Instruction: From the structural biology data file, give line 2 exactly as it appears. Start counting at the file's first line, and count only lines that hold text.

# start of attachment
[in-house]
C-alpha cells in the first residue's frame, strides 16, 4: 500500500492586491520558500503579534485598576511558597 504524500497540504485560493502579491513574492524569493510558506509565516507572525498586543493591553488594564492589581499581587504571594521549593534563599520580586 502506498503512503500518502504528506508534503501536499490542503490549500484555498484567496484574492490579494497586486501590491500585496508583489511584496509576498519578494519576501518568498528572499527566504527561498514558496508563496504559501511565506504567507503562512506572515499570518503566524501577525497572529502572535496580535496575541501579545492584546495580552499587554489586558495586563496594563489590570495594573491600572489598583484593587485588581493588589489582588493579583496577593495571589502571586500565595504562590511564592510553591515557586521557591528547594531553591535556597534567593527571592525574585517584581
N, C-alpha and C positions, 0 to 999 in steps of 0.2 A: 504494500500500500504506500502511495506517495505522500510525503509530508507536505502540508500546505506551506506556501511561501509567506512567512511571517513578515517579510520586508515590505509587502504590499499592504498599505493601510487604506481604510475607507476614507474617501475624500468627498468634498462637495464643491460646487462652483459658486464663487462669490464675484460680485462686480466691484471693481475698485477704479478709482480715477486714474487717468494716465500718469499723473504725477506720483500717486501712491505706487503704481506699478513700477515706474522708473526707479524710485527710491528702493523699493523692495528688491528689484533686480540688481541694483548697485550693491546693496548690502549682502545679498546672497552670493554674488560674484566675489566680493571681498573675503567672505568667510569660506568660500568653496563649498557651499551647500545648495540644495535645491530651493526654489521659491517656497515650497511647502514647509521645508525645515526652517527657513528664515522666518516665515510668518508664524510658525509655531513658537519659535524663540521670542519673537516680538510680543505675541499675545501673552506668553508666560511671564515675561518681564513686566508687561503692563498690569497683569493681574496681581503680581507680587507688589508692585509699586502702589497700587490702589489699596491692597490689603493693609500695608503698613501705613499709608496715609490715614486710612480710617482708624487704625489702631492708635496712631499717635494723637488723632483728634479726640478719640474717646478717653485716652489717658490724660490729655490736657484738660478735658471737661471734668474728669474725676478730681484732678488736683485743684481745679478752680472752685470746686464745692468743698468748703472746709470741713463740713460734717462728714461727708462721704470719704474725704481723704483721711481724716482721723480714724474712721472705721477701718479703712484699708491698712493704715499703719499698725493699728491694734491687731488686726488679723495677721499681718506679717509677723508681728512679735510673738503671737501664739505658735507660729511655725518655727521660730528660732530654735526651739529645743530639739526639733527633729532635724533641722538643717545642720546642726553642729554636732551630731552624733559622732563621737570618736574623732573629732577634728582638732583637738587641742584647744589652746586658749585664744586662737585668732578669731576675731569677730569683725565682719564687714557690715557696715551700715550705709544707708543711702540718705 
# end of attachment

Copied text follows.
C-alpha cells in the first residue's frame, strides 16, 4: 500500500492586491520558500503579534485598576511558597 504524500497540504485560493502579491513574492524569493510558506509565516507572525498586543493591553488594564492589581499581587504571594521549593534563599520580586 502506498503512503500518502504528506508534503501536499490542503490549500484555498484567496484574492490579494497586486501590491500585496508583489511584496509576498519578494519576501518568498528572499527566504527561498514558496508563496504559501511565506504567507503562512506572515499570518503566524501577525497572529502572535496580535496575541501579545492584546495580552499587554489586558495586563496594563489590570495594573491600572489598583484593587485588581493588589489582588493579583496577593495571589502571586500565595504562590511564592510553591515557586521557591528547594531553591535556597534567593527571592525574585517584581